Search wars: Microsoft outdoes Google's copying claim by alleging fraud

Uh-oh, the plot thickens in the war of words between Google and Microsoft over pilfered search queries. No less than Yusuf Mehdi, senior vice president of Microsoft's Online Services Division, has piped up a fervent denial. You know what, emotionally, I want to believe him. Mehdi is one of the few at Microsoft I respect, and he doesn't get enough respect inside the company.

He blogged this afternoon: "We do not copy results from any of our competitors. Period. Full stop. We have some of the best minds in the world at work on search quality and relevance, and for a competitor to accuse any one of these people of such activity is just insulting." Well, I'm glad that's cleared up, or is it?

The fuss started yesterday with a blog post at Search Engine Land by Danny Sullivan and another post from Google Fellow Amit Singhal. Singhal's post was as explicit as Mehdi's denial: "However you define copying, the bottom line is, these Bing results came directly from Google."

Last year, researchers at Google discovered remarkably similar results showing up from Bing -- a little too identical. So Google researchers set a trap. In a surprisingly indignant response, Mehdi accused Google of setting up a "'honeypot' attack to trick Bing. In simple terms, Google's 'experiment' was rigged to manipulate Bing search results through a type of attack also known as 'click fraud.' That's right, the same type of attack employed by spammers on the web to trick consumers and produce bogus search results."

Let me see if I understand this right. In a blog post presenting reams of evidence, Google accuses Microsoft of copying search results. Microsoft responds by calling Google a spammer and alleges click fraud, with no more backing than one executive's say-so. Seriously, Mehdi has got some balls. Watch your back, Steve Ballmer. There are among your veeps, men who could replace you as chief executive. Remember that when Mehdi was one of MSN's big kahoonas, the division now called the Online Services Business was profitable, and not since.

"What does all this cloak and dagger click fraud prove?" Mehdi asks. "Nothing anyone in the industry doesn't already know. As we have said before and again in this post, we use click stream optionally provided by consumers in an anonymous fashion as one of 1,000 signals to try and determine whether a site might make sense to be in our index."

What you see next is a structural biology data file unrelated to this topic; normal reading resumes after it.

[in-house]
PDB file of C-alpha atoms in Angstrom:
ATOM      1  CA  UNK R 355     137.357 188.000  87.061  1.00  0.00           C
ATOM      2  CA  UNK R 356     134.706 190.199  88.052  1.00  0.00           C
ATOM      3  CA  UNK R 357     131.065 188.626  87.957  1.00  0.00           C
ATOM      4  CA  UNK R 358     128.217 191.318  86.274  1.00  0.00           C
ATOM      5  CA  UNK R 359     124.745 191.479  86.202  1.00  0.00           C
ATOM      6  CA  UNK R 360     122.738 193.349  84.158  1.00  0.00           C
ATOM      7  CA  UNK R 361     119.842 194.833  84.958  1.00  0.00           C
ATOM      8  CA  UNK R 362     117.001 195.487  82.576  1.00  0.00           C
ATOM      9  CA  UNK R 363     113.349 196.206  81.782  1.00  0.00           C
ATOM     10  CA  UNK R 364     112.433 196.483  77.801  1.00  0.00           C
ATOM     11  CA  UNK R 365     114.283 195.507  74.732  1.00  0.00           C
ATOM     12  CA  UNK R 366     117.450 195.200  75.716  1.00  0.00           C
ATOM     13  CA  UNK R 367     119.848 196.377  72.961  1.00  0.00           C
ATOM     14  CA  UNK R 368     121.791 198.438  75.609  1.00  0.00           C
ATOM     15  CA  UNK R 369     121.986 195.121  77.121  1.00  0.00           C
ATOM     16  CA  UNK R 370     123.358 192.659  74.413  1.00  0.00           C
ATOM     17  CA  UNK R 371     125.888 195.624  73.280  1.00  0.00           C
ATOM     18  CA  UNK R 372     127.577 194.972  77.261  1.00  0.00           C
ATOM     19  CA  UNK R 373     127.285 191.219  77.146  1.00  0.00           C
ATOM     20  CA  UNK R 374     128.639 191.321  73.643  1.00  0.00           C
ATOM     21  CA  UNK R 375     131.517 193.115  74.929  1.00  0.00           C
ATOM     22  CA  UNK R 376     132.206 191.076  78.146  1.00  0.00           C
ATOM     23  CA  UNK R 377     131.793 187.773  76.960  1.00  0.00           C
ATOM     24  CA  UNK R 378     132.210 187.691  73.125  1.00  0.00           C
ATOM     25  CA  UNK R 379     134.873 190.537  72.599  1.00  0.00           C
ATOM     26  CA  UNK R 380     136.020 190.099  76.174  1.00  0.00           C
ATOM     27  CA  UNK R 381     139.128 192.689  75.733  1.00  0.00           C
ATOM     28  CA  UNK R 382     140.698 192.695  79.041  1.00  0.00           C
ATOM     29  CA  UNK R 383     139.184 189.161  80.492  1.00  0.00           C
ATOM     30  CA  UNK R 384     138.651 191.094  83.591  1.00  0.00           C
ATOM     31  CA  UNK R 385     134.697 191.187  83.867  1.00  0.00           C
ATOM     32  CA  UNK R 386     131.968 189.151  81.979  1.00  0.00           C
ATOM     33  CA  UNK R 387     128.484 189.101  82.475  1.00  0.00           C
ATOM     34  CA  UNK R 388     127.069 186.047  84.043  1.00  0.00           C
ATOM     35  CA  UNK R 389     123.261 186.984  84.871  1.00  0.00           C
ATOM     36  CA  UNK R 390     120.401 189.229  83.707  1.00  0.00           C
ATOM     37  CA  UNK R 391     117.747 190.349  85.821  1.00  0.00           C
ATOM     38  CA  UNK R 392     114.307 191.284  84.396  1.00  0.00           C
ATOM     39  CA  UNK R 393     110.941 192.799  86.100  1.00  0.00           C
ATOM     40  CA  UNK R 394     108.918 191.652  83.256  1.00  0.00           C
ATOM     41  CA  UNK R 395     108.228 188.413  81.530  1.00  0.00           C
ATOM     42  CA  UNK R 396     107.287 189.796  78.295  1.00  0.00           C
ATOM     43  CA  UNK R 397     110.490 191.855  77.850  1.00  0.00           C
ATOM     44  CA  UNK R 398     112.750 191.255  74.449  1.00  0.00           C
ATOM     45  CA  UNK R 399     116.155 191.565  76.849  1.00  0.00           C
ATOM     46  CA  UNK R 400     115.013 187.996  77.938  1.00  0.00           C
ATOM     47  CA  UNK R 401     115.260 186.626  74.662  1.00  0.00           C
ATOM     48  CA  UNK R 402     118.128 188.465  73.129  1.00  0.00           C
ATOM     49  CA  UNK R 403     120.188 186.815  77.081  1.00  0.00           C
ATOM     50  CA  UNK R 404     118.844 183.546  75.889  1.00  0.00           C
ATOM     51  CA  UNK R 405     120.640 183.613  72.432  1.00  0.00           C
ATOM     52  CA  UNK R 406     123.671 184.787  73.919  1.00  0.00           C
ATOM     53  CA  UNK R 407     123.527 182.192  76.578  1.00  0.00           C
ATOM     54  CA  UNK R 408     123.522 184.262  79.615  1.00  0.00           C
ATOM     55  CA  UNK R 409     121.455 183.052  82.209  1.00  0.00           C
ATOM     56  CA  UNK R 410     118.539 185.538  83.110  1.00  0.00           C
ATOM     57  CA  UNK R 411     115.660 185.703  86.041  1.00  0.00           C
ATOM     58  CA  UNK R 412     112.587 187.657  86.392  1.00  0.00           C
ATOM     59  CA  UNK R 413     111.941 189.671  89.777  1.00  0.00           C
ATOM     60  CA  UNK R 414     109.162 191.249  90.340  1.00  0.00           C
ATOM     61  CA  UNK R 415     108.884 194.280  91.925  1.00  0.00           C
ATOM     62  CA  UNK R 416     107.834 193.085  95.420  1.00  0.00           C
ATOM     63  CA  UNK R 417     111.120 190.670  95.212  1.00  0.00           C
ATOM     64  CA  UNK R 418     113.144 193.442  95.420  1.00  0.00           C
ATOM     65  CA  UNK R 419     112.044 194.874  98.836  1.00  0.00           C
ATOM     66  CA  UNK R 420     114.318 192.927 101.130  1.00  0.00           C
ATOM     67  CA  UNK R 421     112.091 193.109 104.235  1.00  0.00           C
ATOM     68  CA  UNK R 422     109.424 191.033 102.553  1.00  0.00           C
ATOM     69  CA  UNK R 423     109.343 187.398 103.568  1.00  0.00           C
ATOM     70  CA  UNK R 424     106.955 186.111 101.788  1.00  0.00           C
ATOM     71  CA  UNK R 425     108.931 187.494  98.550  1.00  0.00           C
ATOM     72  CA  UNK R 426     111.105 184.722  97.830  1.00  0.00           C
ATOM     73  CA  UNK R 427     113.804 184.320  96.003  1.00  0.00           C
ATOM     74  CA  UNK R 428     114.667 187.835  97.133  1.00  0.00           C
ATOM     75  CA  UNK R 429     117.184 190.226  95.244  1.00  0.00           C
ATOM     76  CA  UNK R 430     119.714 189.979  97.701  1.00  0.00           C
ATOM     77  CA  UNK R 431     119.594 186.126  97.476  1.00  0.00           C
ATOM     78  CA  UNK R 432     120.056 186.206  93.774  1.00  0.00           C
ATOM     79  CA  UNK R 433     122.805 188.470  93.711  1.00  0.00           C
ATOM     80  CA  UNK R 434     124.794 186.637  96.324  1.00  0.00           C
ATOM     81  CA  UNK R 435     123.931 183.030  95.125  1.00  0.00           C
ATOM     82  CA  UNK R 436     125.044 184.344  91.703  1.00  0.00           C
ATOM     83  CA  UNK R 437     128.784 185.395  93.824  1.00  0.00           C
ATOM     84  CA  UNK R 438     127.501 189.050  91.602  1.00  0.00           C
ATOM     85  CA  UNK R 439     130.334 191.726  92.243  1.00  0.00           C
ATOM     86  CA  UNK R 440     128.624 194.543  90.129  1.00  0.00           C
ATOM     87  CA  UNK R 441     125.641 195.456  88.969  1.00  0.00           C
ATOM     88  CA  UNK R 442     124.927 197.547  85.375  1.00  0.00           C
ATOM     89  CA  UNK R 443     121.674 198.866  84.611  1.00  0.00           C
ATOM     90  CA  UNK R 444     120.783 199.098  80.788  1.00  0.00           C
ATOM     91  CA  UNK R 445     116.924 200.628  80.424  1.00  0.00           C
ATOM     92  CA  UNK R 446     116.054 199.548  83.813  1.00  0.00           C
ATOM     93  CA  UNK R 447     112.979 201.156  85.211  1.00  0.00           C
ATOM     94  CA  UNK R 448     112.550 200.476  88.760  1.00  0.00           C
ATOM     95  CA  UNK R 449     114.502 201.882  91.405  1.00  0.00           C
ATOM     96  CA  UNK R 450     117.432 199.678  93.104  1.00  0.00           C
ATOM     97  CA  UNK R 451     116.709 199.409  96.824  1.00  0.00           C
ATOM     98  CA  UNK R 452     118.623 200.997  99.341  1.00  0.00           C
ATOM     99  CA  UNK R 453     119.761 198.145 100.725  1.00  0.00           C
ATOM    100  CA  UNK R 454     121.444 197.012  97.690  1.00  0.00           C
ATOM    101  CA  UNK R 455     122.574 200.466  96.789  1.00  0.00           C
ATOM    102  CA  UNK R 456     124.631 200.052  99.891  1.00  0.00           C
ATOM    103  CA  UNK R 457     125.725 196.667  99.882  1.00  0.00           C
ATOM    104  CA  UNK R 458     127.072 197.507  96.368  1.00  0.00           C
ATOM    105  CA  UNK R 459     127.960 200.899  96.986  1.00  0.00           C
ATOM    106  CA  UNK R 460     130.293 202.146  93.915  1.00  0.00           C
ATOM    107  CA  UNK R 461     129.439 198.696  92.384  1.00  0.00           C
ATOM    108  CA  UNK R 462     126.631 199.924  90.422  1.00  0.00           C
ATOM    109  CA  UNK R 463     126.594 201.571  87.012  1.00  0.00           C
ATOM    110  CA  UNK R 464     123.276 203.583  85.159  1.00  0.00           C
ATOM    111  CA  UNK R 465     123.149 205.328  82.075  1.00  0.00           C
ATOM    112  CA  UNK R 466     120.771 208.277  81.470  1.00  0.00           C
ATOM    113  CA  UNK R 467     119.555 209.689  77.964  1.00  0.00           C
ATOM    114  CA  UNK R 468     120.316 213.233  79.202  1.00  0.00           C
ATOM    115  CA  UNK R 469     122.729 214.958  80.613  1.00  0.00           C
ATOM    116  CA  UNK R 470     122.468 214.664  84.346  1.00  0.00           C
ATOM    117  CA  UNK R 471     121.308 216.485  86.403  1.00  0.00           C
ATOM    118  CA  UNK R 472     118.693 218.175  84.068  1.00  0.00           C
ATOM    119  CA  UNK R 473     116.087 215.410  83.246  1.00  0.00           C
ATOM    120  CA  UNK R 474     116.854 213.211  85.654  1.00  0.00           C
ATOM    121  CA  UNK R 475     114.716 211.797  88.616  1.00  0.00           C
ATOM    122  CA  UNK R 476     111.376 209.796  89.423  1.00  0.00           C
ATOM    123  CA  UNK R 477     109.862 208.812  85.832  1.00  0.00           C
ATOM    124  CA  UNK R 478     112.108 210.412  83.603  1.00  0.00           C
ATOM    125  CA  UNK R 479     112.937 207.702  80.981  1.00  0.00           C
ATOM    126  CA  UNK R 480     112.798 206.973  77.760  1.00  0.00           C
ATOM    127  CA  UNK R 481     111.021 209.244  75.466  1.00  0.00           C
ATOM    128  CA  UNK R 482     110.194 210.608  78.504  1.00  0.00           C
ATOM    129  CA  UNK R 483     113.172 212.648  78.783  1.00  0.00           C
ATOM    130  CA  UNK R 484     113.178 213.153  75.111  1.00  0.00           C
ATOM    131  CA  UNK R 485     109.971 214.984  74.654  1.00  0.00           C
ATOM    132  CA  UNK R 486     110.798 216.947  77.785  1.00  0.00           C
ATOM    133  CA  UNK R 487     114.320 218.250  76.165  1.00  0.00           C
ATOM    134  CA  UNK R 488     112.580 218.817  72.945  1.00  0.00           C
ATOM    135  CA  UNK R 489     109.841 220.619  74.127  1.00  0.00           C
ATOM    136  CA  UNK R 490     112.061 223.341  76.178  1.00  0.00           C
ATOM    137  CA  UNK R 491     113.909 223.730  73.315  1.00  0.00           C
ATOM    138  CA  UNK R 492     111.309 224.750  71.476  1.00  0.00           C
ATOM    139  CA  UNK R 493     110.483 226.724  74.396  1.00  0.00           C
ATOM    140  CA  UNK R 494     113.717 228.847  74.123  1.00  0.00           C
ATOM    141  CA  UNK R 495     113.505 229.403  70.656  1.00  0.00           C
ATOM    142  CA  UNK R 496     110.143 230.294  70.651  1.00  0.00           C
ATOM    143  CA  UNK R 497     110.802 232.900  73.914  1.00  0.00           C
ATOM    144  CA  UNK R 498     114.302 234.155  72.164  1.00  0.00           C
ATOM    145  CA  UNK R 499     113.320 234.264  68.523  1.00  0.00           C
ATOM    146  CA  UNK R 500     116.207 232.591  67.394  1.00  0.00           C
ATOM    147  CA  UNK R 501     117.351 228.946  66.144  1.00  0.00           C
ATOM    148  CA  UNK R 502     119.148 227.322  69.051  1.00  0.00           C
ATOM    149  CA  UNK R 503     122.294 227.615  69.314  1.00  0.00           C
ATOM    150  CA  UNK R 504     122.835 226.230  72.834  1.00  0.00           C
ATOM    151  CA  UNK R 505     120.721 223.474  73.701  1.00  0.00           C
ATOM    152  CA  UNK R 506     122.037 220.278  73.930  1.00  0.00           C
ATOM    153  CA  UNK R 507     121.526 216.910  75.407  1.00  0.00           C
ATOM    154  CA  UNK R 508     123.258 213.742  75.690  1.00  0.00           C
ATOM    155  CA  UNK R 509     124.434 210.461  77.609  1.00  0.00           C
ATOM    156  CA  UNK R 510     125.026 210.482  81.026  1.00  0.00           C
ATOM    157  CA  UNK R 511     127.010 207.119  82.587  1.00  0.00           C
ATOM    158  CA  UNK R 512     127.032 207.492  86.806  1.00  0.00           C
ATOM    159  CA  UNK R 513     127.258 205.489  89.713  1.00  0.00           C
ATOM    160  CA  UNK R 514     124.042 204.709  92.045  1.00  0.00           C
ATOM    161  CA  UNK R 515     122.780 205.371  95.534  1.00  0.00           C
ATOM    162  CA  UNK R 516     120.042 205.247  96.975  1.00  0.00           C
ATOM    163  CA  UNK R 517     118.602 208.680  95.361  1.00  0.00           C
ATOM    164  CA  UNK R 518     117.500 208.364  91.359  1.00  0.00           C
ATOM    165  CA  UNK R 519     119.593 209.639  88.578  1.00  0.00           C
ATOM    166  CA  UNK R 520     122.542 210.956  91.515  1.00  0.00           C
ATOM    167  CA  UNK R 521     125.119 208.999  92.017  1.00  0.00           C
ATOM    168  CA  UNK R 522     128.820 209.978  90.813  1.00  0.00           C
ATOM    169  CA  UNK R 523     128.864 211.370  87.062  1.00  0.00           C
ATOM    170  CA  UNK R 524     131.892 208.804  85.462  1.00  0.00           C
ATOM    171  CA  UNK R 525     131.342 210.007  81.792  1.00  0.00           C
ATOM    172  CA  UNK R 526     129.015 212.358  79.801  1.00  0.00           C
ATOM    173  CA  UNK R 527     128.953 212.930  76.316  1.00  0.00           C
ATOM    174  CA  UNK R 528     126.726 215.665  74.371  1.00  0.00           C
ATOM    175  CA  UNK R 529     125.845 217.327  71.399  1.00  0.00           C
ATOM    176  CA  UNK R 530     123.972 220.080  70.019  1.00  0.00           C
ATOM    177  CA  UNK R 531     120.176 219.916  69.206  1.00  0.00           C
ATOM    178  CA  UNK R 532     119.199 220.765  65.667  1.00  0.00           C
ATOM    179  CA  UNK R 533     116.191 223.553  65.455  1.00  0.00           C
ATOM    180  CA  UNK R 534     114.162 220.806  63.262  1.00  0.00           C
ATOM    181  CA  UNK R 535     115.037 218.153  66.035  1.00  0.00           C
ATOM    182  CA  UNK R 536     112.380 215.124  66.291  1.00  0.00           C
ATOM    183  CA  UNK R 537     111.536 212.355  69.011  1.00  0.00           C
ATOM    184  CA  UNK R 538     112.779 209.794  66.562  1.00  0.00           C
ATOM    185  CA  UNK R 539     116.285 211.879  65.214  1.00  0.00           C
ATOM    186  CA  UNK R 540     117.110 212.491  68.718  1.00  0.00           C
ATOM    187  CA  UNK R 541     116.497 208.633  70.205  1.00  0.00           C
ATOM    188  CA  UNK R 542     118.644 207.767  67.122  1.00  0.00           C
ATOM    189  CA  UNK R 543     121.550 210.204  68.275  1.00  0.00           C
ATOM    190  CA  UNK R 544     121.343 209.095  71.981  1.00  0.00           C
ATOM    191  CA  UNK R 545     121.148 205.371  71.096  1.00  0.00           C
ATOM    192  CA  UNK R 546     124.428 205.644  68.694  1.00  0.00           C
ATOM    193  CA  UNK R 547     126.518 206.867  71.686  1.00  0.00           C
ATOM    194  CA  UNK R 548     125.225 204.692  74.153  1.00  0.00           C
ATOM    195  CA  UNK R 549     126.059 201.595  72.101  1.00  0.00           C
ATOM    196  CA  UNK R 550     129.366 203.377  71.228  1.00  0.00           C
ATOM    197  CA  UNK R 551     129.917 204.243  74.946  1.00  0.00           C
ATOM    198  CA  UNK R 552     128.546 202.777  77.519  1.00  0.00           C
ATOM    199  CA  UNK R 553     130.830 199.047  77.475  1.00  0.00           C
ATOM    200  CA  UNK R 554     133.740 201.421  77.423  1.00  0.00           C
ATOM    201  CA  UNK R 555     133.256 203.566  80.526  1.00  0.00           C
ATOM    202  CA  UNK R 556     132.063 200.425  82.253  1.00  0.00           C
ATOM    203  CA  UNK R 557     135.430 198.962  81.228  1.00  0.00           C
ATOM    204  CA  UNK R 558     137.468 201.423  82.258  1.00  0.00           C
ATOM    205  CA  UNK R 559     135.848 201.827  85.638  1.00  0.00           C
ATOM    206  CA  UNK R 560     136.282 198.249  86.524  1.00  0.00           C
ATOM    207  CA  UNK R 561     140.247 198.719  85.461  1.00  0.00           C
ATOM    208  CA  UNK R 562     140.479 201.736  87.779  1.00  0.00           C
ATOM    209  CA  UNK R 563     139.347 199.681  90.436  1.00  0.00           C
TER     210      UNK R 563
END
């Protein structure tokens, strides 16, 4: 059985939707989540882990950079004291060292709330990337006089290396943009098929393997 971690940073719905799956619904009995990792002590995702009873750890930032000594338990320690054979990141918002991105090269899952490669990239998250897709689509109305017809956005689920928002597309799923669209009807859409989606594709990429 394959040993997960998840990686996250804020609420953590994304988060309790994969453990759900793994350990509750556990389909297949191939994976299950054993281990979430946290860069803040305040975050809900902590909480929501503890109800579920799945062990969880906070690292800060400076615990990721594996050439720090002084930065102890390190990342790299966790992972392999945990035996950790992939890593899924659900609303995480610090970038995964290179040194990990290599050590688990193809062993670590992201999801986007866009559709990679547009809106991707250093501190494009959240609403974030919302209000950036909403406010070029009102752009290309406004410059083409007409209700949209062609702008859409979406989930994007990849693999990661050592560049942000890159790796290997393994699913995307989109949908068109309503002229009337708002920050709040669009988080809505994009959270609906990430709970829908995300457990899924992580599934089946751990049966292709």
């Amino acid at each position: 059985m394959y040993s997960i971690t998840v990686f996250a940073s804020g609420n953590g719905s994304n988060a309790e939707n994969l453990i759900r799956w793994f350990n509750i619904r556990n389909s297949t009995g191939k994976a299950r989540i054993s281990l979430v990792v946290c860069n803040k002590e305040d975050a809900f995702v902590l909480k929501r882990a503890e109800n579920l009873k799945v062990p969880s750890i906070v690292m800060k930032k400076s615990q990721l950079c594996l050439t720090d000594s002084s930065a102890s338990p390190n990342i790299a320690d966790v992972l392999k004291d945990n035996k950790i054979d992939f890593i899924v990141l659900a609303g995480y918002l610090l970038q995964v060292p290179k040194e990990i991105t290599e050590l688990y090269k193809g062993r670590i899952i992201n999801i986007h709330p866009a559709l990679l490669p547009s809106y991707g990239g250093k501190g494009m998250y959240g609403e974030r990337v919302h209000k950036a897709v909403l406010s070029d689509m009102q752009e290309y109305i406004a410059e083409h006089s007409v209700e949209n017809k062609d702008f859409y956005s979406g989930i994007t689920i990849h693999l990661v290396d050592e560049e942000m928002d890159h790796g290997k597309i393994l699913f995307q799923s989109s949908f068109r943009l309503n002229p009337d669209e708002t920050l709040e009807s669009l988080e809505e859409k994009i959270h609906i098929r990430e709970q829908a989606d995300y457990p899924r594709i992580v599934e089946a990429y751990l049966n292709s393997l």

So, like, is that a believable excuse? In a way, it is. Considering that Google is the dominant search engine in most countries, including the United States, its results would dominate the so-called "anonymous click stream" Microsoft collects. But that excuse leaves a lot of unanswered questions. If Microsoft is automatically and anonymously collecting data, then why was the honeypot effective and why is Mehdi's reaction -- something I'd expect from someone who'd been caught with his hands in the honeypot -- accusation about Google playing a trick and committing click fraud?

Something else: The results might be anonymous for the user, but are they anonymous for the search engine? Surely Microsoft knows what kind of results Bing delivers and can capably sift out the results from other search engines. Then there is the question of how Microsoft incorporates the data collected from all search engines to improve Bing? If there is a kind of cut-and-paste quality to the incorporation, isn't that by definition copying?

My emotional reaction is to trust Mehdi. But my reasoning doesn't see how Microsoft can collect anonymous data without sifting its search results from competitors; surely that's exactly what OSB researchers would want to do to gauge the effectiveness of Bing search. Additionally, if Microsoft incorporates any of the data into its search processes, how can Mehdi or anyone else reasonably say there is no copying of competitor search queries?

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